Etrian Odyssey III HD Review – Review

The dungeon-crawler subset of RPGs was formative in establishing the genre as a whole, and when Atlus added cartography to the mix with its Etrian Odyssey series, it was a match made in Heaven. Originally released in 2010 on the Nintendo DS, Etrian Odyssey III: The Drowned City is being given a new lease on HD life as part of the Etrian Odyssey Origins Collection, even though each of the three titles in that package can be purchased separately. While the first two games saw story-enhanced re-releases on the 3DS in their Untold versions, Etrian Odyssey III HD marks the first time this particular entry has been available in over a decade. How does it fare moving from Nintendo’s first dual-screen handheld to its home-portable hybrid? Let’s just say it may be worth keeping a stylus handy.

Like with other Etrian titles, you play as a band of customizable explorers, who venture to the city of Armoroad to uncover the secrets of the nearby undersea labyrinth. From the outset, you create your own guild and recruit up to 5 party members from the 12 available job classes. I’ve always appreciated the uniqueness and variety of warriors, healers, and mages you can enlist in this series, and the offerings of EO3 are certainly interesting. Selecting from the berzerker-like Gladiator and unarmed healing Monk to the battle-inept Farmer and the follow-up ace Buccaneer, it’s both challenging and satisfying to devise an effective group to take on the foes and obstacles of the multi-floor dungeon. One class I was particularly drawn to was the Sovereign, who would automatically heal the party if they were at full HP, alive at the end of combat, or even just by taking steps around each floor.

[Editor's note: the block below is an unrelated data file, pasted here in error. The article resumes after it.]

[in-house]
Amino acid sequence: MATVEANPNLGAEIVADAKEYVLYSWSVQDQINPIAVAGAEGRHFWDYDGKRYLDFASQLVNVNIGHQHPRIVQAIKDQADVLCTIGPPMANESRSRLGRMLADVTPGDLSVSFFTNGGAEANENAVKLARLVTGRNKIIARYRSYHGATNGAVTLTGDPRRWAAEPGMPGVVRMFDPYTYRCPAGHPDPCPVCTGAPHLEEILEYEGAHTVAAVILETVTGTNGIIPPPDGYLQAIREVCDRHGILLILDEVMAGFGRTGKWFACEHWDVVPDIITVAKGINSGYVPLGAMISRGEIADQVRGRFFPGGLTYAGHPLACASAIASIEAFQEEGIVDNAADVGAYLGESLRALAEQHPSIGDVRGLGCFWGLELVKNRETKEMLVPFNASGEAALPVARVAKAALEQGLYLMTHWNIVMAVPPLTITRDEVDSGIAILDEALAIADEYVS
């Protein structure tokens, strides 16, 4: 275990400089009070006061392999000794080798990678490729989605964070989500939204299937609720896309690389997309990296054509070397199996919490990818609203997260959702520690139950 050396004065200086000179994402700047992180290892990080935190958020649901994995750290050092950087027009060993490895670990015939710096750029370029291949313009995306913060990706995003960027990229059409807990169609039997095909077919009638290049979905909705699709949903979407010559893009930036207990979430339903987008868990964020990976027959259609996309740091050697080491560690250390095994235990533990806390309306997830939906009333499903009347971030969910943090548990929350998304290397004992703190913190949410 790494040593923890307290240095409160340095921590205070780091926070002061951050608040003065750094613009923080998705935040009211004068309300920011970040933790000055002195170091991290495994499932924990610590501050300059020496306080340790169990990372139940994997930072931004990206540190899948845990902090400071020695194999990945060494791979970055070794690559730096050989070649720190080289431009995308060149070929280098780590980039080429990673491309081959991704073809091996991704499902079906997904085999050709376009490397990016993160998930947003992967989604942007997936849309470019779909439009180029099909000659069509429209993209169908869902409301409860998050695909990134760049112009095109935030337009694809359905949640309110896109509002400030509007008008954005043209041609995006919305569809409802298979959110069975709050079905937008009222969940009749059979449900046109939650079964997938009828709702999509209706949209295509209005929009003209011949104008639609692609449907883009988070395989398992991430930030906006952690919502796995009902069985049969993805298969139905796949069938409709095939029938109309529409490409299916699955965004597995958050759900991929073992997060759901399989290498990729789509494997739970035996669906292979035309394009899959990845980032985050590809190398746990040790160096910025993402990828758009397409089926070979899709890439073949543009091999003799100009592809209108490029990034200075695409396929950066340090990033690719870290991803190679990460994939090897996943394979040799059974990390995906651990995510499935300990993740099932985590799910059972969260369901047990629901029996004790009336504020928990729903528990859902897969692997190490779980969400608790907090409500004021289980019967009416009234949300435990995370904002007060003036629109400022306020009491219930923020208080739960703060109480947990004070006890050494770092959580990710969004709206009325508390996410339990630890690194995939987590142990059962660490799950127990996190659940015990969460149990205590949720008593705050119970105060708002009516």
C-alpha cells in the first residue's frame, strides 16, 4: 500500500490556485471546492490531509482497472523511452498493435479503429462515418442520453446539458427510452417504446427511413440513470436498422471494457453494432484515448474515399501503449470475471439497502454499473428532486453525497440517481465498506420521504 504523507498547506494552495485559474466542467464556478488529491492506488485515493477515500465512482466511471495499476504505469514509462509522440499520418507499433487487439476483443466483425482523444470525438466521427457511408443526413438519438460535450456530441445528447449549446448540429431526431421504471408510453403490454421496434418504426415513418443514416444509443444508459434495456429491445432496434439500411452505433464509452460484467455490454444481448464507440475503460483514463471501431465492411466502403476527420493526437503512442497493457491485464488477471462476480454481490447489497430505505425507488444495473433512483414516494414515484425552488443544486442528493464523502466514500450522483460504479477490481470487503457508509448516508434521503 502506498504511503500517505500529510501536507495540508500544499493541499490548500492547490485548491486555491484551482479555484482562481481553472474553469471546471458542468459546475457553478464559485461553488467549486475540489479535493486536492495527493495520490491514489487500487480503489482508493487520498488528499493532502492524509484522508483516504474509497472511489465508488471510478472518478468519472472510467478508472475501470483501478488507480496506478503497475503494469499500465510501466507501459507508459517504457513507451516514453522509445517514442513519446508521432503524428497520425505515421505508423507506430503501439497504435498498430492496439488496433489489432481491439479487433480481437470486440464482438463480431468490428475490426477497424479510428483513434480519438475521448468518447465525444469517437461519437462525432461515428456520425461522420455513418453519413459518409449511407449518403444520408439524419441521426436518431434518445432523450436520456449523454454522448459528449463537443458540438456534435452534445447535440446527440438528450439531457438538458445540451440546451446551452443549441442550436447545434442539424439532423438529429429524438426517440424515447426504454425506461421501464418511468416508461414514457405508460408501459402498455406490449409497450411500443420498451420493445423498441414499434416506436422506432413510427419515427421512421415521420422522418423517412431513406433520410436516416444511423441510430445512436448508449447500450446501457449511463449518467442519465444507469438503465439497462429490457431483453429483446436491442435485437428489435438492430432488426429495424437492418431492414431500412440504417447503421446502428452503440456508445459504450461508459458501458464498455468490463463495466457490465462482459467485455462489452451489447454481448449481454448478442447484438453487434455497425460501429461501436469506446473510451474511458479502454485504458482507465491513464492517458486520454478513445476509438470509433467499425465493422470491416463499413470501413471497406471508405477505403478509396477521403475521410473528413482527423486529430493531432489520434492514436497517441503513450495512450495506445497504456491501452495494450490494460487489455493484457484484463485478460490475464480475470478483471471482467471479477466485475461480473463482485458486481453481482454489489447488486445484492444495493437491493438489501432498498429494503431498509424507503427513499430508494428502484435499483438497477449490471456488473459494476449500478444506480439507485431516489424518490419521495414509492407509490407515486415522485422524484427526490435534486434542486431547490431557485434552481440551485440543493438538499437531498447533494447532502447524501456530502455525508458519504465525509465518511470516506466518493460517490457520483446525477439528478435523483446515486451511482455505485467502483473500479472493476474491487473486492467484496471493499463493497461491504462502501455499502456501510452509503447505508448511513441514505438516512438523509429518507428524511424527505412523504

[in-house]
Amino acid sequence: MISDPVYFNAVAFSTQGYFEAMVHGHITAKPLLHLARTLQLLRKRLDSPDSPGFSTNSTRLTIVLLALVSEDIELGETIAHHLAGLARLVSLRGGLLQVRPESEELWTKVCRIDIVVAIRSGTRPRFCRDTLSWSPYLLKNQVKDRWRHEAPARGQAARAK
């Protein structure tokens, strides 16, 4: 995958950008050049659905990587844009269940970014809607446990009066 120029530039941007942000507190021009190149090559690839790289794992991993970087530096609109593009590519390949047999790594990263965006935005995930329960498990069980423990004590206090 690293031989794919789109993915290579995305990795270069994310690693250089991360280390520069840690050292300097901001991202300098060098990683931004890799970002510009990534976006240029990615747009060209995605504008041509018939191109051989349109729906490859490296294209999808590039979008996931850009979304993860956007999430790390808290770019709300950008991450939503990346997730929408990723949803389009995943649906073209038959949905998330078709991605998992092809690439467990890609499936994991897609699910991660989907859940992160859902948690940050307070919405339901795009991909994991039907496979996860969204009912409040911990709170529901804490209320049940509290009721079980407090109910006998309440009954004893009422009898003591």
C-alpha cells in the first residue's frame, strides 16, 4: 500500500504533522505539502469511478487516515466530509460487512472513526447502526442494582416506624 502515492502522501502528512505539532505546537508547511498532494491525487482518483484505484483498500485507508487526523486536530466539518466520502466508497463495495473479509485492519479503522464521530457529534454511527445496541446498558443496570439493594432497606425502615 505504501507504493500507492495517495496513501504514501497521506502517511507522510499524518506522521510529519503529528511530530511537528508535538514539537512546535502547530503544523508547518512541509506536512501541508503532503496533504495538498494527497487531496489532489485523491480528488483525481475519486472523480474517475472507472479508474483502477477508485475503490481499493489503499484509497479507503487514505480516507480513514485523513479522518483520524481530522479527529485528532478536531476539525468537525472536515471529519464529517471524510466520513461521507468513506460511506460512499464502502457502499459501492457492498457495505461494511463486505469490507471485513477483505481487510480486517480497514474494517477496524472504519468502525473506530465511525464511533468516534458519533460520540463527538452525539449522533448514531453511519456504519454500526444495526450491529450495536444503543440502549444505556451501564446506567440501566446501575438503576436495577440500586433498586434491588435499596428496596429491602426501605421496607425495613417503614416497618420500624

Major story missions are acquired from the Via Senatus area in town, but there’s also an inn to rest and revive your squadmates, a store to buy, sell, and forge items and equipment, and a tavern to collect info and pick up sidequests. EO3 also features a sailing-centered mini game in which you attempt to fill out an ocean map by acquiring new rations that let you go on longer voyages; here you’ll also encounter events, battles, and NPCs much like you do in the undersea labyrinth itself.